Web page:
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WNY to be spared brunt of "crippling and potentially historic blizzard" on East Coast

Read it and sleep Buffalo.

When the region wakes up Monday to a brand-new work week, millions of residents along the East Coast corridor will be girding for feet of snow and hurricane force winds.

Here, there will be snow, cold and some wind gusts about 20 mph but nothing close to what's happening to our east, said David Thomas, meteorologist at the National Weather Service in Buffalo.

"A glancing blow," Thomas called it for Western New York. "It'll largely be a coastal system. We're just far enough inland."

"It looks like it will be a light, general snowfall across Western New York," he added. "Nothing as to what we'll be seeing to the east along the New York City and Boston corridor."

Forecasts call for 1 to 2 inches of general snowfall across Western New York Monday, and possibly three inches or so in Wyoming County.

"It will be breezy, but nothing severe like the wind gusts of 40 to 60 mph (to the East) -- we're not going to see that," Thomas said.

The National Weather Service Sunday issued blizzard warnings from the Jersey Shore straight up through Down East Maine as a "major nor'easter" was expected to slam the coast between Monday and Wednesday.

The strongest impacts to likely be felt in Buffalo Niagara will likely be in the form of delays or cancellations in air or other travel to the East Coast. As of Sunday night, however, there were no reports of cancellations at the Buffalo Niagara International Airport because of the impending weather.

"The East Coast is kind of a combination of two systems," Thomas said.

The storm system passing through the Ohio Valley (the one that will affect Western New York Monday) will connect up with a strengthening low pressure system that will intensify as it moves northeastward up from the Carolina coast, Thomas said. Atlantic moisture will be drawn inland, resulting in the feet of snow that is forecast.

Between 1 p.m. Monday and midnight Tuesday, upwards of 30 inches of snow is forecast to fall in New York City. Light snow is expected Monday before it intensifies later in the day that could include some squalls at rates of "2 to 4 inches per hour," the weather service forecast reported. North winds gusting to 65 mph were also forecast, creating blizzard conditions.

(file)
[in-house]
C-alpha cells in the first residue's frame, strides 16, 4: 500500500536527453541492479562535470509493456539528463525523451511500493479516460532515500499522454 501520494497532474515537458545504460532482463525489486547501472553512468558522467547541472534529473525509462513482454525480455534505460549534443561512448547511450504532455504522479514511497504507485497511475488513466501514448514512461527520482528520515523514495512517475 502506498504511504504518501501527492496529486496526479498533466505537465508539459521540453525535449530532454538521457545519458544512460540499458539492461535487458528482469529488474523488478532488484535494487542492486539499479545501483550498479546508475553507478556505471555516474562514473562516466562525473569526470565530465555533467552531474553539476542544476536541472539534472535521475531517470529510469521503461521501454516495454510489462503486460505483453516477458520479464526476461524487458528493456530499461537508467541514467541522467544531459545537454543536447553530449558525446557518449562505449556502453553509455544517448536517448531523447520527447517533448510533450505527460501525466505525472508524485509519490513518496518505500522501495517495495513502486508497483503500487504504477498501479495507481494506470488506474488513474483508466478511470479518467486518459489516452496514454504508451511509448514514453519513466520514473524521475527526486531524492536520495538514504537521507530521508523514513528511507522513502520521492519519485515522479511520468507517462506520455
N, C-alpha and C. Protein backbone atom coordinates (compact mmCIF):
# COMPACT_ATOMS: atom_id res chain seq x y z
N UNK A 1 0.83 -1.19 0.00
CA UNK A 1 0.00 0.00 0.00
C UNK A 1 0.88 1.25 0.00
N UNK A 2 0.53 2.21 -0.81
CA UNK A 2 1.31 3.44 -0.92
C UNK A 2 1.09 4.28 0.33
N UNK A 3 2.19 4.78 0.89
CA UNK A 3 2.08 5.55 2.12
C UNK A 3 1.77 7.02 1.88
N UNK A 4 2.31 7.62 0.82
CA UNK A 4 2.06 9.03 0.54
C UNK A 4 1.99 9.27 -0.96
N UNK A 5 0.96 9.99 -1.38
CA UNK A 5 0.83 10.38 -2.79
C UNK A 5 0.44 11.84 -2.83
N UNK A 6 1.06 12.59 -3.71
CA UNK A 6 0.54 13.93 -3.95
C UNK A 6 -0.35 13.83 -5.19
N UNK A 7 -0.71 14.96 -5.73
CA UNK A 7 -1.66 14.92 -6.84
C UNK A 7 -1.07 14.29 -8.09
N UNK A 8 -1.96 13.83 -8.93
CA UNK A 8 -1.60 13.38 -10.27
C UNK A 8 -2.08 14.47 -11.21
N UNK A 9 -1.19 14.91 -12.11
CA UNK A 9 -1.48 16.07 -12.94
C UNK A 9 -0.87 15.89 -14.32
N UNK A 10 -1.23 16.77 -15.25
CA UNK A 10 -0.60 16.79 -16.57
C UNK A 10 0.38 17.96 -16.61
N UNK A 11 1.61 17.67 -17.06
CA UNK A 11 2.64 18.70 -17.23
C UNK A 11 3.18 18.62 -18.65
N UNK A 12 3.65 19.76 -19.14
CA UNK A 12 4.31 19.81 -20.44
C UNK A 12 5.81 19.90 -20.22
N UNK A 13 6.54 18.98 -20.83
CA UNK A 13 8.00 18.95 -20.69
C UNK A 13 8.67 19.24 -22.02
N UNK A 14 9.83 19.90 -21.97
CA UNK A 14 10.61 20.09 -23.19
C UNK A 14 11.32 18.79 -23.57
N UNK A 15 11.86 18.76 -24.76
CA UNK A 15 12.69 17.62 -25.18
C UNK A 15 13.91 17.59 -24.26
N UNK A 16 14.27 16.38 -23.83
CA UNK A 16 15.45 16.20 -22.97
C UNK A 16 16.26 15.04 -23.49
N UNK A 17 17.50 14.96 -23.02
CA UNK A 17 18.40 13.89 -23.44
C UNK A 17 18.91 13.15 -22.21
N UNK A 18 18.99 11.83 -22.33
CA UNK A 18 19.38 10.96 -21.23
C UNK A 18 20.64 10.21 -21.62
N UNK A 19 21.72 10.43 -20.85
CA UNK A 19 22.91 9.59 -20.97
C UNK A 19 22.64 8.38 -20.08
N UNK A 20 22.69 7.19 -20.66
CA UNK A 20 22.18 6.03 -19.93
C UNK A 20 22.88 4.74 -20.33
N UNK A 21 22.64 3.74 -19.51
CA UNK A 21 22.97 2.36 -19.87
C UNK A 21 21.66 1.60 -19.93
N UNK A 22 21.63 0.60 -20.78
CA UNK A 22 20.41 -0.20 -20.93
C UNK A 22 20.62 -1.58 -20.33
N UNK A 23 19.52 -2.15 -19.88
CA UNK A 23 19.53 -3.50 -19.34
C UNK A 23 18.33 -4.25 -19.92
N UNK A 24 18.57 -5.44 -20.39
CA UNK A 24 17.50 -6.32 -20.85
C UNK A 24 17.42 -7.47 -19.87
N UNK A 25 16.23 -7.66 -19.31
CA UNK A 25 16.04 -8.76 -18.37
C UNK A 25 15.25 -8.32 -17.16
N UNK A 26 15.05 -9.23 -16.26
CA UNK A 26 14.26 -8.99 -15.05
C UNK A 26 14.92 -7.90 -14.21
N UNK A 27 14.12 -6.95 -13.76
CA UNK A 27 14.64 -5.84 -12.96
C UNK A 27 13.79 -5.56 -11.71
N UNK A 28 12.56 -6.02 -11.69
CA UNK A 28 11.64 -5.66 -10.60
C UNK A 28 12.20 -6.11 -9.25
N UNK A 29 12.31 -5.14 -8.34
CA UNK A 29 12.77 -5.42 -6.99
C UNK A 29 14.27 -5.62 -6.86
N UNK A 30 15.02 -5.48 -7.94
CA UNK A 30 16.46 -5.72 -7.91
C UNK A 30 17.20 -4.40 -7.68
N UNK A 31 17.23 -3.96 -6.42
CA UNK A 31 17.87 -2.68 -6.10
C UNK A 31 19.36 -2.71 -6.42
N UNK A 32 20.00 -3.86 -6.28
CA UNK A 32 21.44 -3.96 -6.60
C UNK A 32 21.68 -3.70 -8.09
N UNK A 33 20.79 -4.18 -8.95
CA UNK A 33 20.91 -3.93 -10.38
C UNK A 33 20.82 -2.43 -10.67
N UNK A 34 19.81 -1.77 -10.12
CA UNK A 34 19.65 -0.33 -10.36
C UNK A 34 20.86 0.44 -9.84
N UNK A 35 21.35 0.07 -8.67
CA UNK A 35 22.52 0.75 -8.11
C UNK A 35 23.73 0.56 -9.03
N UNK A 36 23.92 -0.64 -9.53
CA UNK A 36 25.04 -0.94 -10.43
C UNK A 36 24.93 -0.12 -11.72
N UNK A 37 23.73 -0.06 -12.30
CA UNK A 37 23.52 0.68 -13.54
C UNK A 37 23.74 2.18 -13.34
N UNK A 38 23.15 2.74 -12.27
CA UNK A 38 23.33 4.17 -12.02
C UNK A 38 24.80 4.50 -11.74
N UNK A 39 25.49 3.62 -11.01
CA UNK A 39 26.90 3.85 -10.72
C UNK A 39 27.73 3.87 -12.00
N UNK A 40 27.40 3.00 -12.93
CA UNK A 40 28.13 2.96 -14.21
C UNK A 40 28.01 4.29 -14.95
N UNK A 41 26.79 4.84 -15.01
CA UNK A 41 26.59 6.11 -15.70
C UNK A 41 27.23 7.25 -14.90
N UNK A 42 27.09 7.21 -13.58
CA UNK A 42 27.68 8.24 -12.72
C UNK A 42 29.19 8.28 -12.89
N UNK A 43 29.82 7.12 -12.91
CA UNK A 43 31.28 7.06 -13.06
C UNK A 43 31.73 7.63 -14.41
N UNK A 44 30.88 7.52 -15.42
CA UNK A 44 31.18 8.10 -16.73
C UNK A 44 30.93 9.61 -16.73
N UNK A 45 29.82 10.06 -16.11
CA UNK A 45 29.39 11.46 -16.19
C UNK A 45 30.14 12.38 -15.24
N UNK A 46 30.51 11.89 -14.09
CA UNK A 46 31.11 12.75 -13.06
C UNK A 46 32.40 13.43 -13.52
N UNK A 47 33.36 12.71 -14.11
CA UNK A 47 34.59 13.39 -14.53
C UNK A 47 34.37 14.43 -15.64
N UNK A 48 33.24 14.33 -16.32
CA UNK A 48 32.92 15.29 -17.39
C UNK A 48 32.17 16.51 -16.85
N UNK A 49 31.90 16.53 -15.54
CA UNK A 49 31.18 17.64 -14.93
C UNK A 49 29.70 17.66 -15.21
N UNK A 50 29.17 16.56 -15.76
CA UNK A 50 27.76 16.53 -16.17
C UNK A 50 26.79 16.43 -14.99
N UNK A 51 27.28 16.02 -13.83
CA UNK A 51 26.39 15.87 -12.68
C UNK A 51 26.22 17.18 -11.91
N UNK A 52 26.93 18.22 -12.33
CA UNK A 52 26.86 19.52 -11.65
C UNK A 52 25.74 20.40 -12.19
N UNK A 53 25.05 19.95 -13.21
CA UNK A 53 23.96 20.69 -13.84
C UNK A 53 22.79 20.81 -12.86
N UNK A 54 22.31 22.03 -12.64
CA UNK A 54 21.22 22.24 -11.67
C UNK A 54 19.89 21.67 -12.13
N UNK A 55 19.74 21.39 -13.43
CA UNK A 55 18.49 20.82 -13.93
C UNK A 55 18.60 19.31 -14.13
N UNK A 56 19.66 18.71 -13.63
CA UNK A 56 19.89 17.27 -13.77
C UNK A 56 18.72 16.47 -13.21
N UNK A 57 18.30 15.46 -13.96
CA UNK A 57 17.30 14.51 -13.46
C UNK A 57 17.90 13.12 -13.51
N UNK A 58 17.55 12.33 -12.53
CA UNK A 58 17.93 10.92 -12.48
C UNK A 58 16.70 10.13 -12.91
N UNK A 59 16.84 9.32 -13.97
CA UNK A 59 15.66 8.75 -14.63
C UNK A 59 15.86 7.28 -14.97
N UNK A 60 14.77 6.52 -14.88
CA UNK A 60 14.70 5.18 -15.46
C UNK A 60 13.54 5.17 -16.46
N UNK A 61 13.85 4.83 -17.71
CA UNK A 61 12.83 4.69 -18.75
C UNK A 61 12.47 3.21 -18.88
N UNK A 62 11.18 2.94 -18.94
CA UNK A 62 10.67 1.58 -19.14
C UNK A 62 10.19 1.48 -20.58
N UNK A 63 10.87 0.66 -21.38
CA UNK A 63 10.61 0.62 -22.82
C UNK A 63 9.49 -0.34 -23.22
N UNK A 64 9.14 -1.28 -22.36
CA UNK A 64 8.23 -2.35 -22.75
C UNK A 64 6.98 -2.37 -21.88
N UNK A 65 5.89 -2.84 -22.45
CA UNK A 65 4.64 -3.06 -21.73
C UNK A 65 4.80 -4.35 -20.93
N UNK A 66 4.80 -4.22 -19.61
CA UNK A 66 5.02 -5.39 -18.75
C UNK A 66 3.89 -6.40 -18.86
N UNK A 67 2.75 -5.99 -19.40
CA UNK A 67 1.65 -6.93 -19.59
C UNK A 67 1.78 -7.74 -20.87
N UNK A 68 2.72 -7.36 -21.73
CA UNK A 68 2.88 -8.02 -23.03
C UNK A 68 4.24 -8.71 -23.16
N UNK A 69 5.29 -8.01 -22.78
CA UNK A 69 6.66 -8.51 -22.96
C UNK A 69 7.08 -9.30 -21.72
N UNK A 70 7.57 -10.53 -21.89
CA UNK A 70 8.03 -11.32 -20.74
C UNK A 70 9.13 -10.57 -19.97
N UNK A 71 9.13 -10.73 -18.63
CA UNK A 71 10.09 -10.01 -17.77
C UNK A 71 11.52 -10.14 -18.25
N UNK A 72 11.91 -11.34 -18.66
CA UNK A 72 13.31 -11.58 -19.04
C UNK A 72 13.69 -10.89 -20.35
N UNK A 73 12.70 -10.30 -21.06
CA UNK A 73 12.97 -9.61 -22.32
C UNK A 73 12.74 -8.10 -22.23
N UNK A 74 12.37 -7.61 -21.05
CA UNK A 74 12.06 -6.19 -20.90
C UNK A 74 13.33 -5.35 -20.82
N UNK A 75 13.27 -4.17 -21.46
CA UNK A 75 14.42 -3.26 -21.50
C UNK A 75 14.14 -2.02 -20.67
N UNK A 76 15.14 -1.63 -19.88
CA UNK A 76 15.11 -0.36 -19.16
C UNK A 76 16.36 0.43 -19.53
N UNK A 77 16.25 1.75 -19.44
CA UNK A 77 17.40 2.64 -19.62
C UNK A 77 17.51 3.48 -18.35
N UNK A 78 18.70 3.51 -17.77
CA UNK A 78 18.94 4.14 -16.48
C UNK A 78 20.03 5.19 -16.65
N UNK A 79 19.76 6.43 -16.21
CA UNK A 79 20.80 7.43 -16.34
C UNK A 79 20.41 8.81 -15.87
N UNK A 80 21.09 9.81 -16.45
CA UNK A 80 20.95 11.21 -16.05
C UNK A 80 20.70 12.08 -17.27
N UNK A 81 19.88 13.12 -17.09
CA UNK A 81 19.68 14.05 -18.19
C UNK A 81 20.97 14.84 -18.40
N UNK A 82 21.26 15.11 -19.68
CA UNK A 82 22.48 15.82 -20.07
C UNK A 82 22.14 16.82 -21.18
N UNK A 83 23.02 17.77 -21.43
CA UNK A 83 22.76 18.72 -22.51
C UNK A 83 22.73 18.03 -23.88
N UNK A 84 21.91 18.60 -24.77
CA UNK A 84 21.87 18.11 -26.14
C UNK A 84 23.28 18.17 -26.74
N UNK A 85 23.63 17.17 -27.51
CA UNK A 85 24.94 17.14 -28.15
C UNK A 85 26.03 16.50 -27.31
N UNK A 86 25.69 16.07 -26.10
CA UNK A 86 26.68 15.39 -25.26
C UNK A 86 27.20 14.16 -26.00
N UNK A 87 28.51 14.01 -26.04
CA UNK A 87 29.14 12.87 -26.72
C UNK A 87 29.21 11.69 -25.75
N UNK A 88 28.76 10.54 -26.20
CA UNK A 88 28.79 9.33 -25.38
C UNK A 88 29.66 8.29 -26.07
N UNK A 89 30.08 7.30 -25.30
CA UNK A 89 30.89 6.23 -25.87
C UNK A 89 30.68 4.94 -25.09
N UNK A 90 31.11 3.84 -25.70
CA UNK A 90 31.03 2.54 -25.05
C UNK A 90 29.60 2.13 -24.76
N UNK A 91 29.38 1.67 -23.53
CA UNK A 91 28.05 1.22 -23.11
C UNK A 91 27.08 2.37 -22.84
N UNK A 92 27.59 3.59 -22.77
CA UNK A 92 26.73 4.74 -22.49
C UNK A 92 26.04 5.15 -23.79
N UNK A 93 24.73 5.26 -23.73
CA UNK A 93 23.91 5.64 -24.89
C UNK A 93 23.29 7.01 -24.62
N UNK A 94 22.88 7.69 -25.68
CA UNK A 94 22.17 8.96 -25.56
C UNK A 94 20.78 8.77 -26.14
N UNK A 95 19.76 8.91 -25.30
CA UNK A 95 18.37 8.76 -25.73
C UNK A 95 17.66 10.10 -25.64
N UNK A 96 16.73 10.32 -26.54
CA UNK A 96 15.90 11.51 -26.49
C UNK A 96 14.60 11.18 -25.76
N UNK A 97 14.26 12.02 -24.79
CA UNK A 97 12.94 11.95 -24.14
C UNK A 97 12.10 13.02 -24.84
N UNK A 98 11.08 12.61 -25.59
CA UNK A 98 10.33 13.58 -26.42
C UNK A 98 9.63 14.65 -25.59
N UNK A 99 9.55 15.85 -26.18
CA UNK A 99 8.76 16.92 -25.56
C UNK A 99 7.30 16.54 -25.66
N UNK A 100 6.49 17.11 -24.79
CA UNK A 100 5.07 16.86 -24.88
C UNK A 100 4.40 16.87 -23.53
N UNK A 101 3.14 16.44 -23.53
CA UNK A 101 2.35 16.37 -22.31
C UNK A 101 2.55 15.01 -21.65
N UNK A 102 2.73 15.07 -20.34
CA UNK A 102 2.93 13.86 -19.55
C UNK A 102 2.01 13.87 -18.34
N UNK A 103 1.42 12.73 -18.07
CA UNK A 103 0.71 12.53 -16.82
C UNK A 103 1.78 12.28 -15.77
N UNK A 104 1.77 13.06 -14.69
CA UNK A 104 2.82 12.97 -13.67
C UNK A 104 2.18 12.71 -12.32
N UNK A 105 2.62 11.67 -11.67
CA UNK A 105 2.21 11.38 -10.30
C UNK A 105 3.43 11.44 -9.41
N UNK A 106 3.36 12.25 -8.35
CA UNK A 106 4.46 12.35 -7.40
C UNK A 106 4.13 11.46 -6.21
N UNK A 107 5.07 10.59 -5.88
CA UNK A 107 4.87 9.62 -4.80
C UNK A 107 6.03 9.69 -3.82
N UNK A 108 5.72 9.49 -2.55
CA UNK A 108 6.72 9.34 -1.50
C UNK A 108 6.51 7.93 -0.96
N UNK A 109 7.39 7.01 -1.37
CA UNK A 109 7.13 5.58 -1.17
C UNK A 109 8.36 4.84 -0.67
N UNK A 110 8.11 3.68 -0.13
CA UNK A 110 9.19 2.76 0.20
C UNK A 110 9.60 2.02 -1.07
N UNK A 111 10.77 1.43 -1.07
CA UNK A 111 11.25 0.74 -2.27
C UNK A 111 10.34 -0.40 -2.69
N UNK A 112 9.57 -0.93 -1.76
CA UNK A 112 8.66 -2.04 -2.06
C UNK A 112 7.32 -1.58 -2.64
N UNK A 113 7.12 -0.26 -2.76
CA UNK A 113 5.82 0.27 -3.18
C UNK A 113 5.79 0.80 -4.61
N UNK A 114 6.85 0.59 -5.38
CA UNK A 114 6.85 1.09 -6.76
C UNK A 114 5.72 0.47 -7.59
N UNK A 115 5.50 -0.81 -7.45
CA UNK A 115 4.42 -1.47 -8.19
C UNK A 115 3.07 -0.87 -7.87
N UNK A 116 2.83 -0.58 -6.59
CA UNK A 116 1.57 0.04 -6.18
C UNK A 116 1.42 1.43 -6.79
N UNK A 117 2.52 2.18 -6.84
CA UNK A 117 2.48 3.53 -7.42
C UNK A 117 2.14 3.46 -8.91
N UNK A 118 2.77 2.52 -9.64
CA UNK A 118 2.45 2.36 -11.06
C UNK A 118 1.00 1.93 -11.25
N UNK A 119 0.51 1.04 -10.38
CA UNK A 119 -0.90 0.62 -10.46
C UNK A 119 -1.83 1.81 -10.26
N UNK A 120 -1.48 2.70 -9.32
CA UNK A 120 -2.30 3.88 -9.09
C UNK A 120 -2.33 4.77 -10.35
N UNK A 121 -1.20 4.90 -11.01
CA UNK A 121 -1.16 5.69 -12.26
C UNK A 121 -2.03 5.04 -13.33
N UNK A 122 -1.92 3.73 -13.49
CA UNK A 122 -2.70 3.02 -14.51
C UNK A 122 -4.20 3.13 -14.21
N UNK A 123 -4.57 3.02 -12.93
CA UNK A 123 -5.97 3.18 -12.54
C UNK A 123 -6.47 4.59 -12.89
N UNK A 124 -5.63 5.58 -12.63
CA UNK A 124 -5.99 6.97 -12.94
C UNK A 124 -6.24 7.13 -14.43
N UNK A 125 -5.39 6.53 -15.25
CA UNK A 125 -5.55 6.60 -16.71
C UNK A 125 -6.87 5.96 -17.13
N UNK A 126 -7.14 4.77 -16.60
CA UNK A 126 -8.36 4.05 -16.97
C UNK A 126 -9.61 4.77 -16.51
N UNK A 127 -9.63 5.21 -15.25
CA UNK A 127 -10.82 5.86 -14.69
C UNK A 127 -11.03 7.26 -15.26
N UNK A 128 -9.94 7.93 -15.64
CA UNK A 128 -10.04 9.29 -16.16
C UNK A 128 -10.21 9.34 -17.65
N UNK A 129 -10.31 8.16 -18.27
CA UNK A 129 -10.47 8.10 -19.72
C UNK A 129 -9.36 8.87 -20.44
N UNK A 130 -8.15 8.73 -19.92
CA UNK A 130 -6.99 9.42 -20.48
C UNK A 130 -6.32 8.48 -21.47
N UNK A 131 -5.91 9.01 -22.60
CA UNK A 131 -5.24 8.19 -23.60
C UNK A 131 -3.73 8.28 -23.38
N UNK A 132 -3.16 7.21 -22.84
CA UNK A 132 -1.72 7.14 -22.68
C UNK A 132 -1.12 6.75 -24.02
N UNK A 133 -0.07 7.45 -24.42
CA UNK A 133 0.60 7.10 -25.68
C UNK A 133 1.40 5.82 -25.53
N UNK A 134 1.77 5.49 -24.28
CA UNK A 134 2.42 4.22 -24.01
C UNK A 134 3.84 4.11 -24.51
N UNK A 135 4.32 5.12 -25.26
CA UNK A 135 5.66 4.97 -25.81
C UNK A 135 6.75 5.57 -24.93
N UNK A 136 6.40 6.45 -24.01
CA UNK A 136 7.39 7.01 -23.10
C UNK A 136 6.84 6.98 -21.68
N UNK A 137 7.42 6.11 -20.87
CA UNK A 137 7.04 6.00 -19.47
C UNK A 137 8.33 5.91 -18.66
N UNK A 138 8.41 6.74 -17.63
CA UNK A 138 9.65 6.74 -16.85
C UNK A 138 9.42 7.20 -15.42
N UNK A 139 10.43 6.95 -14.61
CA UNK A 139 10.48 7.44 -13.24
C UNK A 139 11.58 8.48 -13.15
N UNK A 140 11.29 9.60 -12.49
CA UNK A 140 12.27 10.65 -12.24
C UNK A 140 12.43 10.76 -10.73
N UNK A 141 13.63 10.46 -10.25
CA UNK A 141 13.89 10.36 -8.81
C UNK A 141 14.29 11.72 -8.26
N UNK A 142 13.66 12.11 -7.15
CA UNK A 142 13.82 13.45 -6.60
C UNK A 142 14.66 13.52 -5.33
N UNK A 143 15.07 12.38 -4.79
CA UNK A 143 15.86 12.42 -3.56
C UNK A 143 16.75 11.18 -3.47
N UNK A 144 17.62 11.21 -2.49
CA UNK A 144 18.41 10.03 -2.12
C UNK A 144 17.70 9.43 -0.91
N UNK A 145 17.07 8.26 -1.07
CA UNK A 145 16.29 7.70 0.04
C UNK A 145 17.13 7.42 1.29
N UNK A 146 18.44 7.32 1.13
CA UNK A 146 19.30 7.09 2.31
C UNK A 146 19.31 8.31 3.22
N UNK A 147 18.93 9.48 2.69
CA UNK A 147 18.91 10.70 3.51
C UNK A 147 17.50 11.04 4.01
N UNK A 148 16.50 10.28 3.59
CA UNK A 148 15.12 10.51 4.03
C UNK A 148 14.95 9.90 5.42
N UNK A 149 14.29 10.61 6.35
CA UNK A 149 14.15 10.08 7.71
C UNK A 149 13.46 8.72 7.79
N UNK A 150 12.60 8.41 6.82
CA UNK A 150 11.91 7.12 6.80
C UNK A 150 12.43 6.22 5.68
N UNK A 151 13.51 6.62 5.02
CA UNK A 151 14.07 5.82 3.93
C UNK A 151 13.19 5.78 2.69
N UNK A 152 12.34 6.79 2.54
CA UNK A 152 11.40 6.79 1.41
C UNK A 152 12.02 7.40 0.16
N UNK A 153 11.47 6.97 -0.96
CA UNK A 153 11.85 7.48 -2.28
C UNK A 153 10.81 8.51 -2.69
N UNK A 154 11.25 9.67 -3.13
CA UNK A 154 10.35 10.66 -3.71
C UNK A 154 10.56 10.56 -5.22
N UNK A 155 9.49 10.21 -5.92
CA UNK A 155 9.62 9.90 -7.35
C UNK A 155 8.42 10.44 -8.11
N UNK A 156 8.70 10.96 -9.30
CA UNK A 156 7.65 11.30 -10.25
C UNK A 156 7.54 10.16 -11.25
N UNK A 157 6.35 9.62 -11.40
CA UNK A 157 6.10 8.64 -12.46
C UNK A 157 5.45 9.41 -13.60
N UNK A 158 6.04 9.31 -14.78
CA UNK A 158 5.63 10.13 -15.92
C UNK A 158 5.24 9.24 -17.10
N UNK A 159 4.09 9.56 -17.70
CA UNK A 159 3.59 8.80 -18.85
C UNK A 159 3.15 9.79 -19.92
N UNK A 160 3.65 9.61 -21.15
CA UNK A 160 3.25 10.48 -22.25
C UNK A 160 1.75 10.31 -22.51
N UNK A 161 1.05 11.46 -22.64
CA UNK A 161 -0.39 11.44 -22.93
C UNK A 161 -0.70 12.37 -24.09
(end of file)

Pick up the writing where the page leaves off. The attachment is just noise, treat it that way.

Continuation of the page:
The weather service in the Big Apple warned of "life-threatening conditions and extremely dangerous travel due to heavy snowfall and strong winds...with whiteout conditions."

"Secondary and tertiary roads may become impassable. Strong winds may down power lines and tree limbs," the warning continued.

Gov. Andrew M. Cuomo and municipal officials downstate reported they were already mobilizing state and local equipment Sunday and warning residents to make preparations for the storm.

Winter storm warnings were also posted for the Catskills, Hudson Valley and into the Capital District, but the most severe weather wasn't expected to encroach much further west than that, Thomas said.

The entire state of Connecticut was also under a blizzard warning Sunday, and the weather service in Boston was issuing similar warnings in New England.

Heavy snow with strong winds and blizzard conditions were also forecast in east and southeast Massachusetts and all of Rhode Island from 7 p.m. Monday through 1 a.m. Wednesday, the weather service reported.

Gusts up to 75 mph were forecast across the coastal areas in New England, the forecast stated.

"Heavy snow and strong winds will result in white-out / blizzard conditions with near zero visibility," according to the forecast. "Travel will be impossible and life-threatening across the entire region."

"Also, snow may be wet enough to result in downed tree limbs and power outages in addition to the winds," the forecast from Boston also stated.


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